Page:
You may consider applying for an exclusion order if another party fails to comply with a special direction made against them.
An exclusion order is an order made by the court for a party to be kept out of from their place of residence (the contravening party).
If the party fails to comply with the exclusion order without a reasonable excuse, they will have committed an offence and may be fined or imprisoned upon conviction.
Instead of a fine or imprisonment, the court also has the discretion to make a community order against the party or, alternatively, punish the party for contempt of court.
In deciding whether it is just and equitable for an exclusion order to be made, the Community Disputes Resolution Tribunals (CDRT) must consider the following:
Before you apply, you should consider whether the contravening party has failed to comply with the terms of the special direction made against them.
If you think they failed to comply with the special direction, you will need to prepare evidence to support your case.
After filing an application, both you and the other party will have to attend a pre-trial conference (PTC) (for matters commenced before 1 April 2022) or case conference (for matters commenced on or after 1 April 2022), and hearing (if applicable) where the court will then decide if an exclusion order should be made.
Refer to the following to find out how to apply for an exclusion order.
If you are applying for an exclusion order, you are the applicant.
The other party is the respondent.
When to serve
Within 14 days after the date your application was made.
How to file
Through the Community Justice and Tribunals System (CJTS).
You should prepare the following before you apply:
You will need to follow these steps.
|1. Apply for an exclusion order|
Your application for an exclusion order is filed in CJTS.
|2. Serve documents on the other party|
The respondent is notified of your intention to apply for an exclusion order.
|3. File a declaration of service|
The CDRT receives proof that you have served the application for exclusion order on the respondent.
Choose your preferred PTC (for matters commenced before 1 April 2022) or case conference (for matters commenced on or after 1 April 2022) date and time.
Print a copy of the Application for Exclusion Order and the Notice of Pre-trial or Case Conference. You will have to serve the documents with a copy of all evidence filed in CJTS in support of the application within 14 days after the date the application was filed.
You will have to serve a copy of the following on the respondent:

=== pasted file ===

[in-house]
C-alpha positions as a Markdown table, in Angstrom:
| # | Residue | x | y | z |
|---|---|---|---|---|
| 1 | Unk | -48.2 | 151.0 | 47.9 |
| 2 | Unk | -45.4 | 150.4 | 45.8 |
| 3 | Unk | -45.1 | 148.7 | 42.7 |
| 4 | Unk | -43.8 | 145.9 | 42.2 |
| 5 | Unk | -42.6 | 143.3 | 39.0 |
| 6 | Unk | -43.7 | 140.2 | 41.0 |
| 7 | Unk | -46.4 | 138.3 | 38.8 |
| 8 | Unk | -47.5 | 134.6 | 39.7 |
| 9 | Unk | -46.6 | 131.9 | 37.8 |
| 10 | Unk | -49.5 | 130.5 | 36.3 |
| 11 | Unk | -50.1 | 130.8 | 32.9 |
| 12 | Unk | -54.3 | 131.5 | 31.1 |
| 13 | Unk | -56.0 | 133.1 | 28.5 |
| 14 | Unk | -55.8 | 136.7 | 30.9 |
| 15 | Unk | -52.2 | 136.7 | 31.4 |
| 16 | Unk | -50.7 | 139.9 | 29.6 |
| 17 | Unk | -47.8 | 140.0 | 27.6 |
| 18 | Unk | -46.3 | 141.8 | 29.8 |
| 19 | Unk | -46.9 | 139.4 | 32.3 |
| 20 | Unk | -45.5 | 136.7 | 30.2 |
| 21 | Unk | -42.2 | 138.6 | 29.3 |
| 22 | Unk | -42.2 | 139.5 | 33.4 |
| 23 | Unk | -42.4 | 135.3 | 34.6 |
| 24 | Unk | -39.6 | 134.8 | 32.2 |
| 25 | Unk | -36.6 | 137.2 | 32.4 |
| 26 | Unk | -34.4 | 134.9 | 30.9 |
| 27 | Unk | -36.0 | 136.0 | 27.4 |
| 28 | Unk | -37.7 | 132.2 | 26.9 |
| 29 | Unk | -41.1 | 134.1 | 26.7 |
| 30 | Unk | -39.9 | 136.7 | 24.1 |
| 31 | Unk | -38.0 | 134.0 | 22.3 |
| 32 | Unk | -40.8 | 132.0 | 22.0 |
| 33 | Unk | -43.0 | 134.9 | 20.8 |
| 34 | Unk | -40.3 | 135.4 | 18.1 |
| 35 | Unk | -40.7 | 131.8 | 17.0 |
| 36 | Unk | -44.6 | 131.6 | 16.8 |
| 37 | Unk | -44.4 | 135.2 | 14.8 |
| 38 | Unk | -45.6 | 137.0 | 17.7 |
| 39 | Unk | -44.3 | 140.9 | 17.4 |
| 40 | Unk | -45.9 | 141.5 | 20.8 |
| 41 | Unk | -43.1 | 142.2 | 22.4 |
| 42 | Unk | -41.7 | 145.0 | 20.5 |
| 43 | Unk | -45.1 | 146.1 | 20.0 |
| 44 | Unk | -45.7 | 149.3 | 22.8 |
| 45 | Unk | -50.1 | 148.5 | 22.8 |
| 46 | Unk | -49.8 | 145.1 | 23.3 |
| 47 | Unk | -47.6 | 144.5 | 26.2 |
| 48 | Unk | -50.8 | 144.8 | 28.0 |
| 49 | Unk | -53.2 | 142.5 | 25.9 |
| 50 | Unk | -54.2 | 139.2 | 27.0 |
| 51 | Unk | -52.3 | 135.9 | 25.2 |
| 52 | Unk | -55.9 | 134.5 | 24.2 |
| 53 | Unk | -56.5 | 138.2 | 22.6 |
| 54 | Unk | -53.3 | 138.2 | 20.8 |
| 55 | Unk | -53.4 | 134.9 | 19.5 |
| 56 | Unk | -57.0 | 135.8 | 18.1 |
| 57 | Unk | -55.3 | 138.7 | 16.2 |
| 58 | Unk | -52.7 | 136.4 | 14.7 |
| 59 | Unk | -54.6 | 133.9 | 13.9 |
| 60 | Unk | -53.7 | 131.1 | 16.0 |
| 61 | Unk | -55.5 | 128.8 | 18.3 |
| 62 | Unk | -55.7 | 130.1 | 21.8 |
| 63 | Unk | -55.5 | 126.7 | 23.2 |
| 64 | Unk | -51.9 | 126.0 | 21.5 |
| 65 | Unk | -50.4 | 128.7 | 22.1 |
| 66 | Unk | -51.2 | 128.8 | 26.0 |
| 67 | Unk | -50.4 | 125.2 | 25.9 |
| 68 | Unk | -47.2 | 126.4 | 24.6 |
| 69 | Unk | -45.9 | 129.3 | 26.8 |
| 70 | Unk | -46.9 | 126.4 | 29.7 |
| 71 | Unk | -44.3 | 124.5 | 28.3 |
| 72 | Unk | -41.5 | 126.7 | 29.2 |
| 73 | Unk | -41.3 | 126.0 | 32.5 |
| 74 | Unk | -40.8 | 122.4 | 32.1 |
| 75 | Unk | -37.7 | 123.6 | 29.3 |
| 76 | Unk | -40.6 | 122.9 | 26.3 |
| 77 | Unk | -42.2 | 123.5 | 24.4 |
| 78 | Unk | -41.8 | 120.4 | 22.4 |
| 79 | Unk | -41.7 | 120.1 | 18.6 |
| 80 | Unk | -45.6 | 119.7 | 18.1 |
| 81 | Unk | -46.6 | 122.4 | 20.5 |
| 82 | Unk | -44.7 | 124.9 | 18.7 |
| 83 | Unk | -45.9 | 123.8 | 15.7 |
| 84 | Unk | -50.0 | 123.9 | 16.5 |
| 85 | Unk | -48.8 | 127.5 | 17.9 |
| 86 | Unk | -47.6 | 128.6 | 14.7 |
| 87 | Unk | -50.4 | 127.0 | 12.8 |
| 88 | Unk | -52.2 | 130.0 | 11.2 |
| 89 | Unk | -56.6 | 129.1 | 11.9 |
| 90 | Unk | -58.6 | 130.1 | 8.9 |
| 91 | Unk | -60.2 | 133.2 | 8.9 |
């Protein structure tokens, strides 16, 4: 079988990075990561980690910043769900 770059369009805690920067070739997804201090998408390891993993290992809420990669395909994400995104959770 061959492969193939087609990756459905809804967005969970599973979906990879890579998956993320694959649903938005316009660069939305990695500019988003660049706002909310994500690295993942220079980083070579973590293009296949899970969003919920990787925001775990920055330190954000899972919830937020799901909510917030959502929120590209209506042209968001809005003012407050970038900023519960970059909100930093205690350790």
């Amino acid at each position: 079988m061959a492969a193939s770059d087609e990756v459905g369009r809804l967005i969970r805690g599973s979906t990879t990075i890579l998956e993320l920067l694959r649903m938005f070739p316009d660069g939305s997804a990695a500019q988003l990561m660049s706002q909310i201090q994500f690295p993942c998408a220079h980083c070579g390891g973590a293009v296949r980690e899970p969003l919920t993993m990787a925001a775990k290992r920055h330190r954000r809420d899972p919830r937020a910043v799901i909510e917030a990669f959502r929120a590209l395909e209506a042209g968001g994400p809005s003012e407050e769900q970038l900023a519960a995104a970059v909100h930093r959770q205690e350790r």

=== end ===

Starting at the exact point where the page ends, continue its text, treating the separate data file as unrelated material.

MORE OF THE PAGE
You can serve the documents through one of the following ways:
What it is
Delivering hard copies of the documents personally to the respondent.
Sending hard copies of the documents in an envelope to the last known residential or registered address of the respondent.
Submitting soft copies of the documents to the respondent through CJTS.
Delivering the documents by any means as directed by the CDRT.
You must file a declaration of service (DOS) with proof of service after serving the Application for Exclusion Order on the respondent.
Log in to CJTS. Under the Online Applications tab, select Declaration of Service and follow the instructions.
For detailed instructions, refer to the CJTS user guide for filing neighbour disputes (PDF, 3015 KB)
If the respondent does not agree to your Application for Exclusion Order, they may file a Reply with supporting evidence in CJTS and serve a copy on you within 14 days after being served with the application.
Both you and the respondent must attend the PTC on the date and time specified in the Notice of Pre-trial or Case Conference. If both parties are unable to settle their dispute at the PTC, the court may schedule a date for a hearing for the case.
The court will decide on whether to make an exclusion order at the hearing. If an exclusion order is made, the court may direct that the applicant serve a copy of the exclusion order on the respondent.
You will need to bring along the following documents for your PTC or case conference or hearing:
If the respondent does not comply with the exclusion order, you may take any of the following actions under the Community Disputes Resolution Act (CDRA):
The information here is for general guidance as the courts do not provide legal advice. If you need further help, you may want to get independent legal advice.Find out more